At Storythings we like to ask a client ‘How do you want your story to make the audience feel?’ at the start of a project. There was something about Phil Adams wonderful unpacking of Tim’s Twitter Listening Party that made me quite emotional, which is a testament Phil’s writing and to the power of the format itself:
“First and foremost, it is an idea of its time. Tim’s Twitter Listening Party was a response to the Covid-19 lockdown and the curtailing of social activities. It is a public service that slakes a desperate thirst for community and connection and optimism. It provides an outlet for important emotions and guilty pleasures that were beginning to feel like trivial luxuries in the context of the virus - nostalgia, hero-worship, and obsessive nerdiness to name a few… As befits a public service it is entirely uncommercial. It is a gift, a product of the guileless generosity of its host.”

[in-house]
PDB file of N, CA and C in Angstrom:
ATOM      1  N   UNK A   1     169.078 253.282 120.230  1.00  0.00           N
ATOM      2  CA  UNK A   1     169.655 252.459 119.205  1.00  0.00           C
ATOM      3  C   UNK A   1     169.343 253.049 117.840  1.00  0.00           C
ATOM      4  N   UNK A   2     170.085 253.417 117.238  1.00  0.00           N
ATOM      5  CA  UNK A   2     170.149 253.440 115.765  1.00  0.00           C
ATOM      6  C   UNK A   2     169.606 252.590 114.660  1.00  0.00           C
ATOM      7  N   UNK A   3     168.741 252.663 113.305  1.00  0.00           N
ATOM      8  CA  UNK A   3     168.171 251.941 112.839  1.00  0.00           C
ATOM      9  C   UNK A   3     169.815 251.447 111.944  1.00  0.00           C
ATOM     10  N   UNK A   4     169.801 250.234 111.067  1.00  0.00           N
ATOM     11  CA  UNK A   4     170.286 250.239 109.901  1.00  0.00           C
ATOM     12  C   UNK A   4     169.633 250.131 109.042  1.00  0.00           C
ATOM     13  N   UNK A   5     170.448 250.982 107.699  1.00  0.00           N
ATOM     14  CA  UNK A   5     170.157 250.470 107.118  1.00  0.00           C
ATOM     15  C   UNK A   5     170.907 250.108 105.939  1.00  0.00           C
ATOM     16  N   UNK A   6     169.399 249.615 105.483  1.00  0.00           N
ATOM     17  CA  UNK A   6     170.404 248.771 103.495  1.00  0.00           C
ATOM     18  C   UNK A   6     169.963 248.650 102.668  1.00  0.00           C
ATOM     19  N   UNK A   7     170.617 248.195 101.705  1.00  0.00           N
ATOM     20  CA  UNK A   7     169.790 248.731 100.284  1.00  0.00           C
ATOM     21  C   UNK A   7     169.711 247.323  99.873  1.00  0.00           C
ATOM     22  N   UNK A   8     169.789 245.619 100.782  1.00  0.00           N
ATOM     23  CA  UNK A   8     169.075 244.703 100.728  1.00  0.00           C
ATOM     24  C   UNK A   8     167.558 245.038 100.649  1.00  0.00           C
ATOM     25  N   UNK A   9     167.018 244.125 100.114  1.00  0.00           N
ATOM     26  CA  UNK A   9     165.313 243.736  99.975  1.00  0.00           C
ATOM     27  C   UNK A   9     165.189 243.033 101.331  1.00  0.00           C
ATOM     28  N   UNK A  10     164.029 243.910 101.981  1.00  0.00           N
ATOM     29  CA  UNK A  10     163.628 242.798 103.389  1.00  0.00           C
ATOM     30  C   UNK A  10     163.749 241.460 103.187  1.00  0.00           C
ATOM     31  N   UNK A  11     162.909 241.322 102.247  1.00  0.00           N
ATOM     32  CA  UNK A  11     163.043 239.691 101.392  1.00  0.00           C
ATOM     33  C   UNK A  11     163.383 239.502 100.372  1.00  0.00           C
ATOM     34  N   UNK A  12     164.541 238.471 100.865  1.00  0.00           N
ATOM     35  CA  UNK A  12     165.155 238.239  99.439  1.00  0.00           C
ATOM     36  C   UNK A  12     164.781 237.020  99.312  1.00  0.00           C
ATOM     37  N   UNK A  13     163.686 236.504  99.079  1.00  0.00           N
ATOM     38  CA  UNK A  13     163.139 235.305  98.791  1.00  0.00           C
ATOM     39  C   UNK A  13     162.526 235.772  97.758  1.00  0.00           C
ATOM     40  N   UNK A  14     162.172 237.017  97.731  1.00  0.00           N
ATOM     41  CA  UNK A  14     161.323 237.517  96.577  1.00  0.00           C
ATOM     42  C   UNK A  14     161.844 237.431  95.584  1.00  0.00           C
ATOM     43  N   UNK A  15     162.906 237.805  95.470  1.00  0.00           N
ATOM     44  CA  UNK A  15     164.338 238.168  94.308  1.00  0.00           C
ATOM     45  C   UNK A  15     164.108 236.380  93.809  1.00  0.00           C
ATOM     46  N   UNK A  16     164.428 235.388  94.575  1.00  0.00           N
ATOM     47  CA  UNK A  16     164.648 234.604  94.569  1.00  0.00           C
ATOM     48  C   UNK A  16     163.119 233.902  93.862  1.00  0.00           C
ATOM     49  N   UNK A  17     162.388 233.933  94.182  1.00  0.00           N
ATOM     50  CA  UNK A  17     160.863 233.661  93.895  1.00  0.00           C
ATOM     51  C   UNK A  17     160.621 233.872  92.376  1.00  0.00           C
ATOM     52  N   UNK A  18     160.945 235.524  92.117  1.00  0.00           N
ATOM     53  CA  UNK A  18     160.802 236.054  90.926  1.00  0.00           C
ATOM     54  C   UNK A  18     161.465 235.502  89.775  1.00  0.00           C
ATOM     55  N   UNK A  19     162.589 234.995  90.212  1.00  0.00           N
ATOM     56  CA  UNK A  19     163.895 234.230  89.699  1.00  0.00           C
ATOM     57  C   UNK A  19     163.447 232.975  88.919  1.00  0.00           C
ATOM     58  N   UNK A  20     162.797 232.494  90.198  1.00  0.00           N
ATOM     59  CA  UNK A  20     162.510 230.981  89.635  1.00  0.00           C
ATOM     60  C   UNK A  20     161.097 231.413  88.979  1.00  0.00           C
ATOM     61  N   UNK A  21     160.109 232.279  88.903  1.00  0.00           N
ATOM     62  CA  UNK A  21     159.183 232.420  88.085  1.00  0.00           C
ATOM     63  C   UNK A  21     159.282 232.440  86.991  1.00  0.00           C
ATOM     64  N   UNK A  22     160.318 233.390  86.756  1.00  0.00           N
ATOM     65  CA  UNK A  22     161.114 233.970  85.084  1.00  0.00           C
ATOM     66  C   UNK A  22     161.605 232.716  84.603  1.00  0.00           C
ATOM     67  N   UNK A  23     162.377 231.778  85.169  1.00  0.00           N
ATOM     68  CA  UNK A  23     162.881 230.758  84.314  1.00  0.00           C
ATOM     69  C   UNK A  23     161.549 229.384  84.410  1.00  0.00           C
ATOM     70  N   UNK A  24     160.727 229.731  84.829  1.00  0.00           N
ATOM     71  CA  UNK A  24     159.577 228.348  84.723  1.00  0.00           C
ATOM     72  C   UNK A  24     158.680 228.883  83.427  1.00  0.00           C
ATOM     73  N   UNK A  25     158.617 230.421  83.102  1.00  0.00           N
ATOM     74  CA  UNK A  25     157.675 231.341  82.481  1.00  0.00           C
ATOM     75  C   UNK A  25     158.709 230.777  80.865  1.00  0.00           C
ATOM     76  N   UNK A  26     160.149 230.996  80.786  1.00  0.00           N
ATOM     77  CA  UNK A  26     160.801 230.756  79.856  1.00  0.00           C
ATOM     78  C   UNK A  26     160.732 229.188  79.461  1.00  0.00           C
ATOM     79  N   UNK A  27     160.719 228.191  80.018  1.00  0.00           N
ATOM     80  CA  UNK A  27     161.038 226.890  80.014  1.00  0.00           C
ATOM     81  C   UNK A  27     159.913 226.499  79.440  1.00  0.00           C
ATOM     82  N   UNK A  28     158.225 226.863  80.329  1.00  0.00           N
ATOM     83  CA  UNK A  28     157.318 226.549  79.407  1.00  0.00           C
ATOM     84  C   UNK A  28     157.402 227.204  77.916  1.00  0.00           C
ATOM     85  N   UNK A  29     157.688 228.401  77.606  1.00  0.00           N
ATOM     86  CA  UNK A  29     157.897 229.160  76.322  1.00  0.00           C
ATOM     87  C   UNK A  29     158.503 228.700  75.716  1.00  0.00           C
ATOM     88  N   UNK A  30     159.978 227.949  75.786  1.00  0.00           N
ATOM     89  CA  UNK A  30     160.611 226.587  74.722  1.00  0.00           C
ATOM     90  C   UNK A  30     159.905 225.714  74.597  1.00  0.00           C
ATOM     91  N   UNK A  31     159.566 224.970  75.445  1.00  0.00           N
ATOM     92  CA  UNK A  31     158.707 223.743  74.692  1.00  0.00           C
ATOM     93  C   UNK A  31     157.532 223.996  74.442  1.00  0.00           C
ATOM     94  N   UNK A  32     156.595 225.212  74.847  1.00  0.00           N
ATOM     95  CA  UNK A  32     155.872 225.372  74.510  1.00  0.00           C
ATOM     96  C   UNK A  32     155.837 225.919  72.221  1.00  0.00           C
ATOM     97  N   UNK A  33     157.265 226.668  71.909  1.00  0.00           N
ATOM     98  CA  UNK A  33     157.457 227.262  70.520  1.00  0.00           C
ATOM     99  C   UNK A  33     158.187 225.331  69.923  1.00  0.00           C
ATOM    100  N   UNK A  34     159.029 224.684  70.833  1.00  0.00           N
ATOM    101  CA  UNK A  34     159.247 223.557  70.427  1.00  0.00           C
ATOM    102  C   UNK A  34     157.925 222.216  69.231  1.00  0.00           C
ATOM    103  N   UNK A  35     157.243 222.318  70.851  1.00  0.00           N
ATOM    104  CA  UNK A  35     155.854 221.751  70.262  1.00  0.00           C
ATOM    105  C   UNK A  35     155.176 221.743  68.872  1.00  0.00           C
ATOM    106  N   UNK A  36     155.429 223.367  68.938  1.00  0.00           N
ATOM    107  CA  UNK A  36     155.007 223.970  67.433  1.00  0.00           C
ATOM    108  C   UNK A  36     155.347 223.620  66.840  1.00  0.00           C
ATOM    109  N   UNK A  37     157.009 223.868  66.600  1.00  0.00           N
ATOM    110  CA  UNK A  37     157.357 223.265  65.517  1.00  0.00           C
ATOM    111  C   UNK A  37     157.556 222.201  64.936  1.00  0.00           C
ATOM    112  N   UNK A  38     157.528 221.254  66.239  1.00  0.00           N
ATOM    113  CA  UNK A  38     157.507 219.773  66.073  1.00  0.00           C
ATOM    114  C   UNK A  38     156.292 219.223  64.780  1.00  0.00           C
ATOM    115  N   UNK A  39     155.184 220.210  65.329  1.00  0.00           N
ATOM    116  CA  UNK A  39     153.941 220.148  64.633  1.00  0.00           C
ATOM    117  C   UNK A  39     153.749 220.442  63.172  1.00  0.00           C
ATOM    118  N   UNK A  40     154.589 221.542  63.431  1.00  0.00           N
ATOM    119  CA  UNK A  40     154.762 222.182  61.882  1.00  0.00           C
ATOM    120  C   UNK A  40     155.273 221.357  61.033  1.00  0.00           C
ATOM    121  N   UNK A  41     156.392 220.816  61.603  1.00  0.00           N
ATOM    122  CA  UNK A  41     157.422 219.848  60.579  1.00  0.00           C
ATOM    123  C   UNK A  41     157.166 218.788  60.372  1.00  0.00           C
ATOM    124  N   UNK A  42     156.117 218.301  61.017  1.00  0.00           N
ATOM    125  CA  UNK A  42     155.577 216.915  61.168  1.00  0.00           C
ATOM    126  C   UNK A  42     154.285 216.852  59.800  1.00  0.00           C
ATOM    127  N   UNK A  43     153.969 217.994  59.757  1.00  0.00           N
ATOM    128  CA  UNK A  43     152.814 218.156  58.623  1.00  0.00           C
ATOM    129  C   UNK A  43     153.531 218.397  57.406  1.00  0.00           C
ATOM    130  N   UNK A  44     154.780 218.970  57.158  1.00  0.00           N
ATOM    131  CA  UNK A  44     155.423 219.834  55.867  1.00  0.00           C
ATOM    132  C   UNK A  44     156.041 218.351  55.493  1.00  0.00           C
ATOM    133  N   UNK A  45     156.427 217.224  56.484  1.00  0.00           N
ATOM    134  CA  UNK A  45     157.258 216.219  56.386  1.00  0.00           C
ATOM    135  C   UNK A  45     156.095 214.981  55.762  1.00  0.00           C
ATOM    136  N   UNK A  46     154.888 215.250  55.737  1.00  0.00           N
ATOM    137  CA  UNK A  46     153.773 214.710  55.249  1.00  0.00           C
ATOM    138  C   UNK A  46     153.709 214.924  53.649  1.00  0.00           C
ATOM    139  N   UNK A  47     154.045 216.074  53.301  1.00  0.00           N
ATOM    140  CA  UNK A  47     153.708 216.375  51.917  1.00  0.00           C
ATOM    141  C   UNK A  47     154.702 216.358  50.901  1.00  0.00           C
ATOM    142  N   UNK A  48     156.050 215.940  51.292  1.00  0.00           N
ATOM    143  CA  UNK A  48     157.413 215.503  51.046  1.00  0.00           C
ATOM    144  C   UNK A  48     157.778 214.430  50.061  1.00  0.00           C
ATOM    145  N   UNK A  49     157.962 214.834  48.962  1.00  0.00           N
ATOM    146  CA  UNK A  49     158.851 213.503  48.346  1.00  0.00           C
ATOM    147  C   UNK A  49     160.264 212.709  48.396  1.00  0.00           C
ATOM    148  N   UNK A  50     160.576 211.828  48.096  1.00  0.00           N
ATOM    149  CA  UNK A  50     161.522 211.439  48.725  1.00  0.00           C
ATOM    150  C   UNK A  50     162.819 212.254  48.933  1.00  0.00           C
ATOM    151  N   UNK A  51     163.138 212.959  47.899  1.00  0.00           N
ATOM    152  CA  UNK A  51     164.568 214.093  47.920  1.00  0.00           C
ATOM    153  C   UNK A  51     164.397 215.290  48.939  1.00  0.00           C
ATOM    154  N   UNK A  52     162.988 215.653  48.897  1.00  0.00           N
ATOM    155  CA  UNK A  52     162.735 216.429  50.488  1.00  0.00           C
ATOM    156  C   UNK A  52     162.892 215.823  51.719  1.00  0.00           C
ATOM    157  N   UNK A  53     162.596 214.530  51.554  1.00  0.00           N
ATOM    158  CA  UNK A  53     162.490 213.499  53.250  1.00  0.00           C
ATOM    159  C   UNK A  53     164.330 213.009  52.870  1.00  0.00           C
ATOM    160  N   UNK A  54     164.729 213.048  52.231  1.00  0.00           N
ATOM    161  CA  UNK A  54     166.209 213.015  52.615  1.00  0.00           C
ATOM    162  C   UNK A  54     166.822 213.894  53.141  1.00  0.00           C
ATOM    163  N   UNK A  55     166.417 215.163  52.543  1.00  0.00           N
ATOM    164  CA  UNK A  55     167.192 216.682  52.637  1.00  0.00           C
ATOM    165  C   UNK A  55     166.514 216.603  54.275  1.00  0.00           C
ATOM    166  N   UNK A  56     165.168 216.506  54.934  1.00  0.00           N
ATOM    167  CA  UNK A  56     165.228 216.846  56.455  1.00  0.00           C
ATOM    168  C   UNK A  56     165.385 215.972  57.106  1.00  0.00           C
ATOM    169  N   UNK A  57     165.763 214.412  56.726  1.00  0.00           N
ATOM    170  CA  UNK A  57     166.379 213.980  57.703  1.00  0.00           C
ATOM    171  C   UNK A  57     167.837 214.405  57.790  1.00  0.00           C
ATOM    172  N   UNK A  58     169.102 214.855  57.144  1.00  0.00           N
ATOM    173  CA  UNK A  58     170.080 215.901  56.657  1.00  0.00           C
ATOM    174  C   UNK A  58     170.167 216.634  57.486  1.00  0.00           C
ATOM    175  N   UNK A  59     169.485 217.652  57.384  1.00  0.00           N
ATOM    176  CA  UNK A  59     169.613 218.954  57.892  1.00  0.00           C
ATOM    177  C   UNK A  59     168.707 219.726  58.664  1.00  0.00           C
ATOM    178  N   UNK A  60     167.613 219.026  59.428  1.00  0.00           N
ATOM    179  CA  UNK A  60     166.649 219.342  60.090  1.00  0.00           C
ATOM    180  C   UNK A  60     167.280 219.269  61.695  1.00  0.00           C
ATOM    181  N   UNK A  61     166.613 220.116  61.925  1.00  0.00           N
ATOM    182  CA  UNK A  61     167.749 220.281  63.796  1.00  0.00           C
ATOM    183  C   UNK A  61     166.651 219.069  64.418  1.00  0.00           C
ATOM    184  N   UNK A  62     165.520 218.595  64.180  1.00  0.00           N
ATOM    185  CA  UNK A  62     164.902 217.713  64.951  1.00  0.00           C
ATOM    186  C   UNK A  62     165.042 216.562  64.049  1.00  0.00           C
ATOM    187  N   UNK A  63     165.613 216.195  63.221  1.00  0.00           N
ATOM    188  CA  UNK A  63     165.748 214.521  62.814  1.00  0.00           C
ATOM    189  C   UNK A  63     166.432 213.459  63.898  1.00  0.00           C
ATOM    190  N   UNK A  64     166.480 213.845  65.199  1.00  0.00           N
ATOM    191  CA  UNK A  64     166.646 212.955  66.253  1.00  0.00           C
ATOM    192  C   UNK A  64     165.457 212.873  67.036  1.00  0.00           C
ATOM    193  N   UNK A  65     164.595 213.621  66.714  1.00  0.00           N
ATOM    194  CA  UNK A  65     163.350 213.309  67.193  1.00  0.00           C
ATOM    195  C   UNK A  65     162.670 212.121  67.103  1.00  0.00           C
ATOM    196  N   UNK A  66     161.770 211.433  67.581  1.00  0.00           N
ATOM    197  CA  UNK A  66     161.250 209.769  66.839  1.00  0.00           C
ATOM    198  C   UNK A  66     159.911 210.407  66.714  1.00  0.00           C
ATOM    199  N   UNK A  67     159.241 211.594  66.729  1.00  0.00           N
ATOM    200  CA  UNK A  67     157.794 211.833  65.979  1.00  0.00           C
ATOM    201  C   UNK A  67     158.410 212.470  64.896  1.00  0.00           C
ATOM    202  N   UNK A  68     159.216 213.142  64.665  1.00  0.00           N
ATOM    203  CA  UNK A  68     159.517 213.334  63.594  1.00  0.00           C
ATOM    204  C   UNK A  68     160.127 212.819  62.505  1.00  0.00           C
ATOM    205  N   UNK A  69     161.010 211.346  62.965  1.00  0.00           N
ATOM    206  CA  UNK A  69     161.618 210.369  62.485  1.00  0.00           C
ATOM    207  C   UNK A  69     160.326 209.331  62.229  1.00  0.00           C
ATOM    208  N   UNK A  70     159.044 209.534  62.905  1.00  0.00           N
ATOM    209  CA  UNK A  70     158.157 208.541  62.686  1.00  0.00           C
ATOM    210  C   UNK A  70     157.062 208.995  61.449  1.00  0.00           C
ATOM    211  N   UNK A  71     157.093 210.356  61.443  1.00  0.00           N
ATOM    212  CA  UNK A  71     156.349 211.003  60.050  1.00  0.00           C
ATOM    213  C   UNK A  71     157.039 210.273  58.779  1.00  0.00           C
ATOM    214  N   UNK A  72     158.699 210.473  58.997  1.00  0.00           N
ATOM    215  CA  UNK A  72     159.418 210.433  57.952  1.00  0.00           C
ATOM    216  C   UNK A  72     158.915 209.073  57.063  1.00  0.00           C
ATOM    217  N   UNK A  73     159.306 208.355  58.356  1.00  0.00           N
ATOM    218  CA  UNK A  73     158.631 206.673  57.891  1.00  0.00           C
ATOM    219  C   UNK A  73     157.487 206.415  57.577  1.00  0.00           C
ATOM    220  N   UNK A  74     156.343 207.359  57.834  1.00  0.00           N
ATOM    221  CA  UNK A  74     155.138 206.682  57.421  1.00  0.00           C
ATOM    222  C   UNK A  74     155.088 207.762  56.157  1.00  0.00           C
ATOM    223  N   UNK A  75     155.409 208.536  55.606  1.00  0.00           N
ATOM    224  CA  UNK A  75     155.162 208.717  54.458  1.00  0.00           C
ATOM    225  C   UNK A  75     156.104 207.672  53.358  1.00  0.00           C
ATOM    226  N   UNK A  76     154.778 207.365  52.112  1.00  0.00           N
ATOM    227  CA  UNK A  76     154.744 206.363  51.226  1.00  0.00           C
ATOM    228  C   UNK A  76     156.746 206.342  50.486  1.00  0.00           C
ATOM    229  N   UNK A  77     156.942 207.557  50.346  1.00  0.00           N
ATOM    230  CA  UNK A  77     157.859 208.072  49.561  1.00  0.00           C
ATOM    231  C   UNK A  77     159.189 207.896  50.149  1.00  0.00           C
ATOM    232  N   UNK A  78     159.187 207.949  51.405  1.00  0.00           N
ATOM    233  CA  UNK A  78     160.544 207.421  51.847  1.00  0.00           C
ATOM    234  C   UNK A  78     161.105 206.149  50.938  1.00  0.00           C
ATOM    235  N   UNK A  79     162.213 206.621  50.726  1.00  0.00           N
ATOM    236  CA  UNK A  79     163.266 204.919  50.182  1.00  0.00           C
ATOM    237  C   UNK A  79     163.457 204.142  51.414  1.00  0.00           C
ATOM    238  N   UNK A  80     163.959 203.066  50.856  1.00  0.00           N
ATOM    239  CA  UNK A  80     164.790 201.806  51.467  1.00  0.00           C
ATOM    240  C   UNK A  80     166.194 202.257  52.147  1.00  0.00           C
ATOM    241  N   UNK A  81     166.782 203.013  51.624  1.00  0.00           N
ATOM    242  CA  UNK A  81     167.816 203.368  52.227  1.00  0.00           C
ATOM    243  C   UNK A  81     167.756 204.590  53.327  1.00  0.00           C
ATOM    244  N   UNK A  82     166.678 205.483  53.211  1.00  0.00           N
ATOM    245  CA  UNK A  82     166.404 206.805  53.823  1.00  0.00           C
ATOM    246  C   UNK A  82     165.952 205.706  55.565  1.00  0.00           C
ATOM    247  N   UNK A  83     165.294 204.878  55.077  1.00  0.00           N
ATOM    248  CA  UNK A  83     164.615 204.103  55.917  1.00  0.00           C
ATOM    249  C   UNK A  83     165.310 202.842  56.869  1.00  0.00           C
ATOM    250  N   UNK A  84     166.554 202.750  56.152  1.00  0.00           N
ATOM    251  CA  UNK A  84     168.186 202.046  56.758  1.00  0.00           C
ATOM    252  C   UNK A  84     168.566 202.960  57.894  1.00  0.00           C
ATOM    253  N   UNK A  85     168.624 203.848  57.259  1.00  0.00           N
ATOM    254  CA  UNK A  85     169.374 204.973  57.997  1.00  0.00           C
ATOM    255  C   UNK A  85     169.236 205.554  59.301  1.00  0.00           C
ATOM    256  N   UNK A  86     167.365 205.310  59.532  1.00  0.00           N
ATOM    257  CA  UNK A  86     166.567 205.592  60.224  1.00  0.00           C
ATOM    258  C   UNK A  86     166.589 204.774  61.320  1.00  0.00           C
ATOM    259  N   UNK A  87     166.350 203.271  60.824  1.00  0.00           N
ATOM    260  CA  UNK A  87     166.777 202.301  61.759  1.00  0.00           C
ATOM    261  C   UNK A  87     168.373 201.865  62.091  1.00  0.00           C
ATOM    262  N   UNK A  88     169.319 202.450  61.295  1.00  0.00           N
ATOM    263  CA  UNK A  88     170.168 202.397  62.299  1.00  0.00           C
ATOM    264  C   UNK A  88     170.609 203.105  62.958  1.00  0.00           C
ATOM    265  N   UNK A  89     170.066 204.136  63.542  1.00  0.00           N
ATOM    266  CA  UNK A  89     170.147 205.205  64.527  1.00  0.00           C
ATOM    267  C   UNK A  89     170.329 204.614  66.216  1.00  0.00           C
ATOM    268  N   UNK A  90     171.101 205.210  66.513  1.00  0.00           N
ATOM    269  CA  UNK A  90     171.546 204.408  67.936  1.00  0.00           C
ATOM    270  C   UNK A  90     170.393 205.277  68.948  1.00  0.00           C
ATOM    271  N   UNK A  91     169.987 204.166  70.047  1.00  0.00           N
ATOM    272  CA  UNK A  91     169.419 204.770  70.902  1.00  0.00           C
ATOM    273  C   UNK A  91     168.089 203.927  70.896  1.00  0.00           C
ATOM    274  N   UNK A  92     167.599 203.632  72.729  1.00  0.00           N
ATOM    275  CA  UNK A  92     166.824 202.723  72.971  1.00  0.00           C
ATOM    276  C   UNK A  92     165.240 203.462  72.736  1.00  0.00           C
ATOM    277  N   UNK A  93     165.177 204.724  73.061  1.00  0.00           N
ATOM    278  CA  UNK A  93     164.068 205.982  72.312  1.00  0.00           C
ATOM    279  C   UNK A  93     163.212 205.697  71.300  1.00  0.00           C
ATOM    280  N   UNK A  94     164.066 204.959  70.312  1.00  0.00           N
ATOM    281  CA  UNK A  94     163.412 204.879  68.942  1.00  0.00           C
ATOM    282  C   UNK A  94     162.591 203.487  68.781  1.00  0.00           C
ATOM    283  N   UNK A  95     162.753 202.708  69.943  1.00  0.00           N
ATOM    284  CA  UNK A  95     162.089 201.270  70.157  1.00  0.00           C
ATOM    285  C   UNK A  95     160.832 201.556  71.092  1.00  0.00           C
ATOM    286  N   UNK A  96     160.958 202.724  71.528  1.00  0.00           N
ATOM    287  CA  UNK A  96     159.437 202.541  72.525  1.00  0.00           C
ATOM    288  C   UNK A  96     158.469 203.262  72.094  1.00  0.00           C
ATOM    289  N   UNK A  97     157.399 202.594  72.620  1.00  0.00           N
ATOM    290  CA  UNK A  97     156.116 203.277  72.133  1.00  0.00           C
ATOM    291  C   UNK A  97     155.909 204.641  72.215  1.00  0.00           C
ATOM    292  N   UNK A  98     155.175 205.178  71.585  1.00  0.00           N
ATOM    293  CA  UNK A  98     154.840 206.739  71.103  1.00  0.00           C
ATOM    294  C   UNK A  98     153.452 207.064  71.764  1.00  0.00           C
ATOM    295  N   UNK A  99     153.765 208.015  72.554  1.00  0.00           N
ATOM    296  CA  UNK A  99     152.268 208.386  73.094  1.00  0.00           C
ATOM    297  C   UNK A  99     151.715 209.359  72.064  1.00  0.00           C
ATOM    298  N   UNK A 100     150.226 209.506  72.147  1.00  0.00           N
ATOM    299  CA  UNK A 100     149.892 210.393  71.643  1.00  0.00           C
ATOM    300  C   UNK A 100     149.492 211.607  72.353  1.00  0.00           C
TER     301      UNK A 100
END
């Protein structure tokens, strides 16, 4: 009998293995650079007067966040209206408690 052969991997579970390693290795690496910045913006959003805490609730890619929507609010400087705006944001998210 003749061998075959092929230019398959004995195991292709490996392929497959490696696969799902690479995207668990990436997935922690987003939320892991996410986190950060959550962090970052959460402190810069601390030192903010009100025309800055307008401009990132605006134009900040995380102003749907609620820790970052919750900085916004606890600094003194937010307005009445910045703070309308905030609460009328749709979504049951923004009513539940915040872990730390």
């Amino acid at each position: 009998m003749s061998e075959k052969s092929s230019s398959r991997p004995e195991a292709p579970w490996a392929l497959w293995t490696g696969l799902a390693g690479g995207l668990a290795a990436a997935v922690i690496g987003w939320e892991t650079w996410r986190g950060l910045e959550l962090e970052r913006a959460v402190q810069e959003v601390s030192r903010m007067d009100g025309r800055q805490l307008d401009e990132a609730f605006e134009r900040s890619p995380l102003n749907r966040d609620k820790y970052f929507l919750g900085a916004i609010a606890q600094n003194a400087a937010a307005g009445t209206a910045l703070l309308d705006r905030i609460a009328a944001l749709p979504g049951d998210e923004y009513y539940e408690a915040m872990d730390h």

Ask one simple question to get multiple stories
Ian Sanders is no stranger to the importance of place in the stories people choose to tell. So I enjoyed reading his unpacking of the radio show Where Are You Going in particular the parallels he draws to another great location based format Humans of New York:
“The magic is in that one question: where are you going? There are follow up questions but the story’s great reveal starts, every time, with those four words. What it shows us is that within busy streets all over the world, we are surrounded by a rich seam of human stories. This question is the axe that chips into that seam, allowing it to be mined for the jewels hidden within. It’s a format that can work in any town or city.”
Play to your host’s strength, even when they operate on a different reality altogether